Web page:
Key Takeaways From “Climate Changes Everything”

Last week’s climate journalism conference was energizing and attendees were brimming with ideas.

Winners of the 2023 Covering Climate Now Journalism Awards posing together at the “Climate Changes Everything: Creating A Blueprint For Media Transformation” conference at Columbia Journalism School in New York City. (Photo by Isabel Epstein)

The “Climate Changes Everything: Creating A Blueprint For Media Transformation” conference last week at Columbia Journalism School in New York City was a roaring success on all levels. If you missed it, watch the livestream here. Meanwhile, a few highlights:

  1. Our live interview with former UNFCCC executive secretary Christiana Figueres made news around the world. The Guardian, Agence France-Presse, and NBC News reported that the Paris Agreement’s key architect said Big Oil companies should not attend the COP28 climate summit if they’re only going to obstruct global decarbonization. Figueres added that the deployment of solar, wind, batteries, and EVs is increasing exponentially as costs plummet, a trend she urged the media to convey to audiences. (CCNow will have more to say soon about how journalists can cover this story.) “The way you report climate is going to have an impact on the quality of life for the planet for the next several decades,” Figueres declared. “So no pressure!”
  2. Presentations and conversations shared by the hundreds of journalists attending the conference (in person and via video link) sparkled with best practices, pioneering innovations, and commitments to new collaborations, especially with Global South newsrooms, as well as constructive criticisms (e.g., visual journalists deserve more attention).
  3. During the Thursday town hall and Friday working group sessions, we made solid progress on the conference goal of creating blueprints to transform how outlets respond to climate change. (Attendees will receive a survey soon to share further thoughts.)
  4. The enthusiasm and engagement among attendees was extraordinary and energizing; many didn’t want to leave the room after the event had concluded. “I met so many colleagues who can help me, or who I can help,” one participant said. That sentiment, shared by countless others, bodes well for the true value of any conference: what happens after it ends.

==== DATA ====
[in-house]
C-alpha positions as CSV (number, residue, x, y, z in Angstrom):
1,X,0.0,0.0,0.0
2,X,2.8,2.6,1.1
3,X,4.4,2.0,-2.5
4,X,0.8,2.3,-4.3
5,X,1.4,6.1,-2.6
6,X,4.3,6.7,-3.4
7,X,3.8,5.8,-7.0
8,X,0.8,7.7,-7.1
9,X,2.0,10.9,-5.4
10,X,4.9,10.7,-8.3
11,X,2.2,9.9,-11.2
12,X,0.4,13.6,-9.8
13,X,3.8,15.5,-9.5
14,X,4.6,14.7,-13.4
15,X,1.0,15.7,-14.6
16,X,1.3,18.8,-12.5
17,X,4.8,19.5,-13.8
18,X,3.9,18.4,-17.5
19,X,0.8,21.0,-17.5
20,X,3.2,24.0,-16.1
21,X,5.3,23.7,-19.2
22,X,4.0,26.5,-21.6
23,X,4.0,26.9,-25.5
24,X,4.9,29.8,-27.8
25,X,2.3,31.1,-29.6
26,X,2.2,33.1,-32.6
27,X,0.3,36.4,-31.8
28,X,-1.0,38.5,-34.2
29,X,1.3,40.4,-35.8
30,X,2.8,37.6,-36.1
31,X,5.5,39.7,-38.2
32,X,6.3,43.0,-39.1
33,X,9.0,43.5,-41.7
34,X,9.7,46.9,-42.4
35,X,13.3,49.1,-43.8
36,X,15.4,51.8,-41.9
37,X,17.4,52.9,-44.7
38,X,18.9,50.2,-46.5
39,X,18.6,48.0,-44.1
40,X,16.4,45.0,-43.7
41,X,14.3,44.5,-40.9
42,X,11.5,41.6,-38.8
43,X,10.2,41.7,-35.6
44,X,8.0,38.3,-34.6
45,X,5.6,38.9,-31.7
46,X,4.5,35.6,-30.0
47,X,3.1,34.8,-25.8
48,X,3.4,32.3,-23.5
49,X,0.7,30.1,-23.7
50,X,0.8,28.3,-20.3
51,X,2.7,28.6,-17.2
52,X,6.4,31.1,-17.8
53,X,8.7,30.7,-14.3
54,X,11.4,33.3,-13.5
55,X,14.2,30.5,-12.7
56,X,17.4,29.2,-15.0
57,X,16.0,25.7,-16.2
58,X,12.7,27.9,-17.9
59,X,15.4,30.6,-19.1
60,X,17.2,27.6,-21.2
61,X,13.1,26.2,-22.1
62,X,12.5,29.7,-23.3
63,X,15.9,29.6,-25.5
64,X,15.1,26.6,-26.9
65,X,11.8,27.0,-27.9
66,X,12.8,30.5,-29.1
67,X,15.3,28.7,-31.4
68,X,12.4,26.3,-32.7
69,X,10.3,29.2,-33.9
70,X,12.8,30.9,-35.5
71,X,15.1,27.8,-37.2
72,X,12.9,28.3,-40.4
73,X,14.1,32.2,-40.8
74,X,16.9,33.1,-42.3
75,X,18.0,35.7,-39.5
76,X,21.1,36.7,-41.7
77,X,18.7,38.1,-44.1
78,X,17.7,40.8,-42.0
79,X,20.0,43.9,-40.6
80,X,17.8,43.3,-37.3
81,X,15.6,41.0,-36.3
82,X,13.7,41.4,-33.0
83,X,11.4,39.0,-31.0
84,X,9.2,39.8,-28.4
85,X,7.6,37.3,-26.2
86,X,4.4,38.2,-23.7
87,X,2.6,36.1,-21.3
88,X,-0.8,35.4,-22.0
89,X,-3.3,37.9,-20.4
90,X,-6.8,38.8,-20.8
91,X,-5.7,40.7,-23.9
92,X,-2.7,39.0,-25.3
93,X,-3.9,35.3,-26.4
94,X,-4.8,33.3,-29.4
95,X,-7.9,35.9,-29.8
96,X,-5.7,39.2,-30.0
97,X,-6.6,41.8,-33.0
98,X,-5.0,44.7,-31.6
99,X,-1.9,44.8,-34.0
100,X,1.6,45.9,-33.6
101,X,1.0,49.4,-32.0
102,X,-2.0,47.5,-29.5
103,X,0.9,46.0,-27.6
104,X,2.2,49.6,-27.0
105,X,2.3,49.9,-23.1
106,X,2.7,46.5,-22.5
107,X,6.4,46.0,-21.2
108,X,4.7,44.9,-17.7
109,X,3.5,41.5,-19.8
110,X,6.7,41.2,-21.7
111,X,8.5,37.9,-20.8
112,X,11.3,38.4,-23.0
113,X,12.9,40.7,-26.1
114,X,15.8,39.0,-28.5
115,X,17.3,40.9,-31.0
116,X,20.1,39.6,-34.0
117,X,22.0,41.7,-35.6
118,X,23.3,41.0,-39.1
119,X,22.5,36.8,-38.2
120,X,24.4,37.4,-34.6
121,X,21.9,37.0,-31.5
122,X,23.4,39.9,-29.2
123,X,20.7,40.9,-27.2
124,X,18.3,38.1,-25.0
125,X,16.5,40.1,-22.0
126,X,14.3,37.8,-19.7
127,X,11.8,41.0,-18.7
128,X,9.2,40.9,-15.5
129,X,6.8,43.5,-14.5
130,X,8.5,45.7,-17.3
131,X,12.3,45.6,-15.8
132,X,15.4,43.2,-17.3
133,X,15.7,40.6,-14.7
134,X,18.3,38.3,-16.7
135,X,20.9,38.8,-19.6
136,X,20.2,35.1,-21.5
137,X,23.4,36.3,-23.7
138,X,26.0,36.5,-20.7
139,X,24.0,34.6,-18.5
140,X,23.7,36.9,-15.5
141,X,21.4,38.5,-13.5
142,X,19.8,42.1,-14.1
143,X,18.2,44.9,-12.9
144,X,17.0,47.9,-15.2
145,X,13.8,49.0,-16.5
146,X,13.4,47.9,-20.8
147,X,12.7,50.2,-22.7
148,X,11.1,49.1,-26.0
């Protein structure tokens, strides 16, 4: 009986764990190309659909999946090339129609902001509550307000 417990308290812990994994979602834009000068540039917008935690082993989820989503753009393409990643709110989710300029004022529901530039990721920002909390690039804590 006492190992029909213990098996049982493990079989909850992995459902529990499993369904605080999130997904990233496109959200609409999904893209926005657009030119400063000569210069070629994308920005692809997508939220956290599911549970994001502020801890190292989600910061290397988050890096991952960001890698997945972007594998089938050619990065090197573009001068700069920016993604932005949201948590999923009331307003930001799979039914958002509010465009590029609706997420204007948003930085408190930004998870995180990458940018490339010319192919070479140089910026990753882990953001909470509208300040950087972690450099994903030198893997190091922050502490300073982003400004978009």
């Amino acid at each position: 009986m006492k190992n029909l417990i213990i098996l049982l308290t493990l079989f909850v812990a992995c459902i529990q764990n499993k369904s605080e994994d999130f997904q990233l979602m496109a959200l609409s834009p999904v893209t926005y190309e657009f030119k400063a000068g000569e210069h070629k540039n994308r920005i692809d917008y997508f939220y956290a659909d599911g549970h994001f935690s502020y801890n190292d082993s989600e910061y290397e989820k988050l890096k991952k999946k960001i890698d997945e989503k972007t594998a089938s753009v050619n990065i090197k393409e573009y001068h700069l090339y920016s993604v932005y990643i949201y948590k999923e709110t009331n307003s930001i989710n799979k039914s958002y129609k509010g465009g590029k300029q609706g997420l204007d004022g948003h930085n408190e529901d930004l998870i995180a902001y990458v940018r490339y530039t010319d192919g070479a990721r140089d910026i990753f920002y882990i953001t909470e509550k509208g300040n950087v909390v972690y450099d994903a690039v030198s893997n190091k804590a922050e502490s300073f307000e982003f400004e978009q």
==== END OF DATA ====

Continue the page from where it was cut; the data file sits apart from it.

5. We honored the 2023 Covering Climate Now Journalism Awards winners, many of whom were present in person. Their work exemplifies standards of excellence that journalists and newsrooms everywhere can emulate in their own climate coverage going forward.

CCNow extends our immense thanks to everyone who helped make this conference such a powerful experience: our co-hosts — Columbia Journalism Review, The Nation, the Guardian, and Solutions Journalism Network — Columbia Journalism School; our supporters, especially the Waverley Street Foundation; our panelists and special guests; and, above all, the hundreds of journalists in attendance, who brought their heads, hearts, and souls to the mission of helping lift journalism’s coverage of the climate emergency and its solutions to the level this historic moment demands.

In short, we feel so good about what was accomplished last week that — who knows? — we may have to do this again sometime.

From Us

Explaining 1.5 C. To better understand the Paris Agreement global temperature target, as well as how to include it in your reporting, see our newly updated resource, “Reporting on the 1.5-degree-C Target.”

En español. See the Spanish translation of our resource, “Climate Science 101,” adapted from the work of renowned climate scientist Dr. Katharine Hayhoe. Take me there.

CCNow Award winners. Colleagues across the media continue to showcase the 2023 Covering Climate Now Journalism Awards by interviewing winners and sharing their work. See coverage at Climate One, who interviewed Naomi Klein and Carolyn Beeler, THIRTEEN MetroFocus, who spoke with Mark Albert, Cameron Oglesby, and Alleen Brown and WNYC’s Brian Lehrer Show, who interviewed Manka Behl, Alleen Brown, Amanda Burrell, Damian Carrington, and Amy Westervelt.

Noteworthy Stories

Hope for 1.5. There is a path to reach net-zero emissions by 2050 and limit global temperature rise to 1.5 degrees Celsius, which is needed to keep the worst impacts of climate change at bay, according to a new International Energy Agency report, an update to its 2021 Net Zero Roadmap. “The pathway to 1.5 degrees C has narrowed in the past two years, but clean energy technologies are keeping it open,” said Fatih Birol, the IEA’s executive director. By Akielly Hu at Grist…